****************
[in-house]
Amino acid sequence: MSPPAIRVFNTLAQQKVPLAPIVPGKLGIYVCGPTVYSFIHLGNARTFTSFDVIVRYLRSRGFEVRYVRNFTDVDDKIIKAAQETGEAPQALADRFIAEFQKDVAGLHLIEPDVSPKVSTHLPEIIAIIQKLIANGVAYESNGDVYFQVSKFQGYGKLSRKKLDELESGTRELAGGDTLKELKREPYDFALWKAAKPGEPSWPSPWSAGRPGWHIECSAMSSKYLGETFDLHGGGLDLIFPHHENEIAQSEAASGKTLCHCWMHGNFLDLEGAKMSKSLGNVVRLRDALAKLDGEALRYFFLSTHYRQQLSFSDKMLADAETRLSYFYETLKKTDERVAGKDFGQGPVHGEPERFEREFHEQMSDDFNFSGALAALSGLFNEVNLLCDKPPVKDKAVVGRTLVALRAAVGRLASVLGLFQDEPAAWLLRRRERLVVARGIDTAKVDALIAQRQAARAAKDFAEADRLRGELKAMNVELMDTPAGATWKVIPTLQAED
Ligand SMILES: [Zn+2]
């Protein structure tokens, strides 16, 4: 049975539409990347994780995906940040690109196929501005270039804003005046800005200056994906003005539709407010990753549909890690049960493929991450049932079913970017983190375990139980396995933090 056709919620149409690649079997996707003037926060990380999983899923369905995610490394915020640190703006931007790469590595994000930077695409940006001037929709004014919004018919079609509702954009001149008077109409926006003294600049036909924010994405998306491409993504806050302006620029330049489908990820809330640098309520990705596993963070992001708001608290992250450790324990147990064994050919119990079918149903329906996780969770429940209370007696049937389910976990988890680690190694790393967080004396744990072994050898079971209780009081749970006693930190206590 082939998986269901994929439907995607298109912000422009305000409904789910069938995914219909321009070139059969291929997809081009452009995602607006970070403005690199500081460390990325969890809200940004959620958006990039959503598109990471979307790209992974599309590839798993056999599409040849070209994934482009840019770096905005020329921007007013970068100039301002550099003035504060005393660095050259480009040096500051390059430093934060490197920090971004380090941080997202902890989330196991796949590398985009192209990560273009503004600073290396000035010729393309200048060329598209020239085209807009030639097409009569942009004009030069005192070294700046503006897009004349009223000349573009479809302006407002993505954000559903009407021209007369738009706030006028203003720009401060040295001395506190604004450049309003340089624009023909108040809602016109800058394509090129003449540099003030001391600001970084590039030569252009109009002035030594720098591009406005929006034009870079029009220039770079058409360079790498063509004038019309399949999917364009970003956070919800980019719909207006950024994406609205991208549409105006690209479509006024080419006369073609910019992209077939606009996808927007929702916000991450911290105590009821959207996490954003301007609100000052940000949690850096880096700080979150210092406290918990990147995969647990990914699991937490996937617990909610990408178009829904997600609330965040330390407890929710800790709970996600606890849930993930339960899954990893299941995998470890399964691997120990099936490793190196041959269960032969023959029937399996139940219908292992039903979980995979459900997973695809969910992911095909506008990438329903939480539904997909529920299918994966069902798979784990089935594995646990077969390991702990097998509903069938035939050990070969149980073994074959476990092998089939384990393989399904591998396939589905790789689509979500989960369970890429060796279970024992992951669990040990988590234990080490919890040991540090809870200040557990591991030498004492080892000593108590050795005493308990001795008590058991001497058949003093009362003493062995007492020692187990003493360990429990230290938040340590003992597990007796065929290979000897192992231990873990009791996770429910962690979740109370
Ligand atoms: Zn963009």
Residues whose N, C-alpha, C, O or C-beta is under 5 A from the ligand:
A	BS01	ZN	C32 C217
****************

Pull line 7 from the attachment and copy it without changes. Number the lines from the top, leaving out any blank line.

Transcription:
A	BS01	ZN	C32 C217